The Ethics Committee of the Nnamdi Azikiwe University Teaching hospital Nnewi approved the procedures employed in this study.
The HP practice section encompassed the percentage of patients that, in the last month, had a particular problem (e.g. what percentage of your patients do you asses to have low PF-PA?), percentages of time the patient with such a problem was assisted (e.g. what percentage of time do you assist patients with low PF-PA to get more physically active?), listened to (e.g what percentage of
time do you listen to patients with low PF-PA?), referred (e.g what percentage of time do you refer patients with low PF-PA to appropriate experts?), educated (e.g what percentage of time do you educate patient with low PFPA on being physically active?), and goals were developed and set for them (e.g what percentage of time do you develop and set goals for patients with low PF-PA?).
The self-efficacy section covered 12 items including the level of confidence the physiotherapist had in assisting the patient: 1) when the patient was aware of the problem, 2) when the spouse or partner was not supportive of the patient, 3) when more time was allotted per patient than currently available, 4) when the physiotherapist was adequately educated to address the problem, 5) when the physiotherapist had observed another colleague helping the patient for the problem, 6) when the physiotherapist did not have the support of the referring clinician, 7) when the physiotherapist had the proper supportive materials to assist the patient, 8) when the problem interfered with a physiotherapy goal, 9) when the patient was already seeing a professional for the problem, 10) when the physiotherapist had an appropriate source to refer the patient to for assistance, 11) when the patient had low socioeconomic status and 12) when there was a language barrier. The self-efficacy score was measured on a four-point-likert scale with the highest score indicating that the physiotherapist was very sure he or she could assist. Self-efficacy items that were inherently negative such as “when partner/family is not supportive” were conversely coded.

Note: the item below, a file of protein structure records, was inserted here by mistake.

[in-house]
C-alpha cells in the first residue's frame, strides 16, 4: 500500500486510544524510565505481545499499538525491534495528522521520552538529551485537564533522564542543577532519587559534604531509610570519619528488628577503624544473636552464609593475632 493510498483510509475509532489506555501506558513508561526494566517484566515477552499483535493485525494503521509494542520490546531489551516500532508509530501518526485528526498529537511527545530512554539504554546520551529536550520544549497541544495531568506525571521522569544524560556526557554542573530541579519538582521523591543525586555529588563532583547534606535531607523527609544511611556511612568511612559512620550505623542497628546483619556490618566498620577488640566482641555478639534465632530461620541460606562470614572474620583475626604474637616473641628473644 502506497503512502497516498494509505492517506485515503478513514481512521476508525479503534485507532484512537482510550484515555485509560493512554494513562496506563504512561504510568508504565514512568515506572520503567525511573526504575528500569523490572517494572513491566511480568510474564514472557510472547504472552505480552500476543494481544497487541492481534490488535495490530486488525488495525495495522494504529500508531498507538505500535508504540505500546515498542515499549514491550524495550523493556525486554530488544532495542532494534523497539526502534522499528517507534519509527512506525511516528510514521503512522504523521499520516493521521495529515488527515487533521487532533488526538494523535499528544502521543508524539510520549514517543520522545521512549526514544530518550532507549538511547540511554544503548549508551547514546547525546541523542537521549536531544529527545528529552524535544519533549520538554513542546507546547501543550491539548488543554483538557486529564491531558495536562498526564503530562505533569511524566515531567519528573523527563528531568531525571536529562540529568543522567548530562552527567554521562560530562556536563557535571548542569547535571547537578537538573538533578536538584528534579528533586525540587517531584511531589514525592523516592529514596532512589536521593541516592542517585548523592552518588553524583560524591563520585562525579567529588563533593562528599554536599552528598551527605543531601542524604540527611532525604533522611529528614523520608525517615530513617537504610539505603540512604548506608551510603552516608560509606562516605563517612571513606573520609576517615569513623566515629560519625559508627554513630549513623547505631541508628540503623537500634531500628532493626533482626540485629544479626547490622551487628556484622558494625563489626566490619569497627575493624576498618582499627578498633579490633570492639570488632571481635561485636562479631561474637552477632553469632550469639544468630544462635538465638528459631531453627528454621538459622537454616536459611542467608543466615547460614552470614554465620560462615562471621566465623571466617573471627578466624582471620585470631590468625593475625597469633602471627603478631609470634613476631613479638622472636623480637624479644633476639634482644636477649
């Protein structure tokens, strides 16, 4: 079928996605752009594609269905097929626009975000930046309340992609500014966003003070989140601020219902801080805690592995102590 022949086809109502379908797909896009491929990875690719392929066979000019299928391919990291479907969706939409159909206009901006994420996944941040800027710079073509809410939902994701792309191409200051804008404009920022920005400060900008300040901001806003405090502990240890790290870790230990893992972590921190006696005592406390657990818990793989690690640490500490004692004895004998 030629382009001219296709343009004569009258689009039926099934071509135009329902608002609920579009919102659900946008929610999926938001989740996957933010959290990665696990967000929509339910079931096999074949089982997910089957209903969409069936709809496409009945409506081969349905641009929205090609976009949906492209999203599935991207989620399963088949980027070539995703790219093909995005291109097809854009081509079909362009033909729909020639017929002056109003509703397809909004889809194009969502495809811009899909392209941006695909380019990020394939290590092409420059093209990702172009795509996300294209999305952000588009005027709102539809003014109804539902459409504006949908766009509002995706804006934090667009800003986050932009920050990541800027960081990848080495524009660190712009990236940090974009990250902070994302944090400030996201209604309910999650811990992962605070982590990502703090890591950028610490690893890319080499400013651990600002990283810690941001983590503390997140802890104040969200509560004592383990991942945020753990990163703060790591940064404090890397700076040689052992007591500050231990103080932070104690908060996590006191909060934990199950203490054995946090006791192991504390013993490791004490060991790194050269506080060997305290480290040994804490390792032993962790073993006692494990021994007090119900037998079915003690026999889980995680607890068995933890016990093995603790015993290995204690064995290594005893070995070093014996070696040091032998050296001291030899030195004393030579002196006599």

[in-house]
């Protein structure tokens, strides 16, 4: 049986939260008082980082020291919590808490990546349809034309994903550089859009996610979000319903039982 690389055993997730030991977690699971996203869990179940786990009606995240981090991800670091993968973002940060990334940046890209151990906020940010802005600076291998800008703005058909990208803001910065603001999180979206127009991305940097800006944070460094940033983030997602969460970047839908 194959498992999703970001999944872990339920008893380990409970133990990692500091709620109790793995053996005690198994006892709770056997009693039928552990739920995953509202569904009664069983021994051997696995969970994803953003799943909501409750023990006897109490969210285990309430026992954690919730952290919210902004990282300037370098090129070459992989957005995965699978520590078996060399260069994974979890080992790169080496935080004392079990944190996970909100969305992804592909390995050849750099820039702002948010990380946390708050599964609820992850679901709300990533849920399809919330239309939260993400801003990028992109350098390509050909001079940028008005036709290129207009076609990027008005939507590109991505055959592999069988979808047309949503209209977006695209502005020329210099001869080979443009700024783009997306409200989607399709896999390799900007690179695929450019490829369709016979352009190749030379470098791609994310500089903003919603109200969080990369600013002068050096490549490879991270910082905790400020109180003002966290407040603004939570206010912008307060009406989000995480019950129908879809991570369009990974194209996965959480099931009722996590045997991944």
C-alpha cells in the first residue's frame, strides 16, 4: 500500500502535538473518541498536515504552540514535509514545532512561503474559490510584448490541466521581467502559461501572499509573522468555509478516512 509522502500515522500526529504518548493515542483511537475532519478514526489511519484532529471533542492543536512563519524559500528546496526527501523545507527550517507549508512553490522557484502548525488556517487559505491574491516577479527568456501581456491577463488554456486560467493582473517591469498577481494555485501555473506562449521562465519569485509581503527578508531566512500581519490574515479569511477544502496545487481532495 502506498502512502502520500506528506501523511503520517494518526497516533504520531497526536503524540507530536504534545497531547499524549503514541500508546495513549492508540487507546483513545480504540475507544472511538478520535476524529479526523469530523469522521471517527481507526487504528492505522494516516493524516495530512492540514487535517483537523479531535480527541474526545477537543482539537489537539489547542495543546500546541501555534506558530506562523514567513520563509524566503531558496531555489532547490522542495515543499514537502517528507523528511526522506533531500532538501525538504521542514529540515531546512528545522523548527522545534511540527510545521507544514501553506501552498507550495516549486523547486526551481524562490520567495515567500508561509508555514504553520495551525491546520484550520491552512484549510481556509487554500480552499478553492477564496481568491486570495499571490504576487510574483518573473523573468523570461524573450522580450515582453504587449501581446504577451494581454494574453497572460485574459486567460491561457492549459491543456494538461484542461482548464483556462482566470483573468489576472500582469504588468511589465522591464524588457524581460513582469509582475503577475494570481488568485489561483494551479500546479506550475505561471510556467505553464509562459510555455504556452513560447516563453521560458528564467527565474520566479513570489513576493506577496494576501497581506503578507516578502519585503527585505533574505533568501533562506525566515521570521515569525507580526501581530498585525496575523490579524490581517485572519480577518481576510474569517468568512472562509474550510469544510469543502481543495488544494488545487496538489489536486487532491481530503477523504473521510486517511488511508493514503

The OE section included four items. These items were likely perceived outcomes of intervention that might influence the extent to which the physiotherapist would be ready to assist the patient for HP: 1) the patient develops more positive feelings and increased satisfaction with life, 2) the patient is able to address and achieve physiotherapy goals more readily, 3) the physiotherapist feels he addresses an issue that is beyond the normal scope of practice 4) the patient’s rapport with the physiotherapist is weakened or hindered. The OE score was measured on a five-point-likert scale with the higher score indicating a good outcome and the lower score indicating a bad outcome. Scores for negative outcomes such as “patient rapport is hindered/weakened” were conversely
coded to indicate a higher sum as a positive or “good” outcome.
The data were summarized using mean and standard deviation (SD) or frequency and proportion. The percentage scores for self-efficacy and OE were measured on the total item scores contra the total score by the maximum obtainable score for each. Relationships between each of the components of HP practice in the four health areas, and each of self-efficacy and OE scores, were tested using the Spearman-rank order correlation. Similarly, relationships between self-efficacy and corresponding OE were tested using the Spearman-rank order correlation. A p-value < 0.05 was considered significant. All analyses were carried out in SPSS version 20.
Table 1 shows the characteristics of the 110 physiotherapists included in the study. The mean age was 34.9 years (SD±6.47years). About half of the physiotherapists (53%) had practised for less than 10 years. 53% of the physiotherapists were men and had interest in orthopaedic conditions (38%). A vast majority had the basic degree (84%).
Table 2 shows the mean percentage of the different health problems which the patients who the physiotherapists had seen in the last month were referred with; nutrition and overweight (32.6±21.9%), PF-PA (59.5±23.6%), arthritis and LBP (56.7±21.8%), and HD and stroke (41.5±25.9%). The physiotherapists reported that they had assisted the patients in more than 50% of the cases for all health areas except for nutrition and overweight (39.4±26.4%). However, the proportion of times the physiotherapist listened to, educated, developed or set goals for and referred patients when assisting them was below 50% in all the areas (Table 2).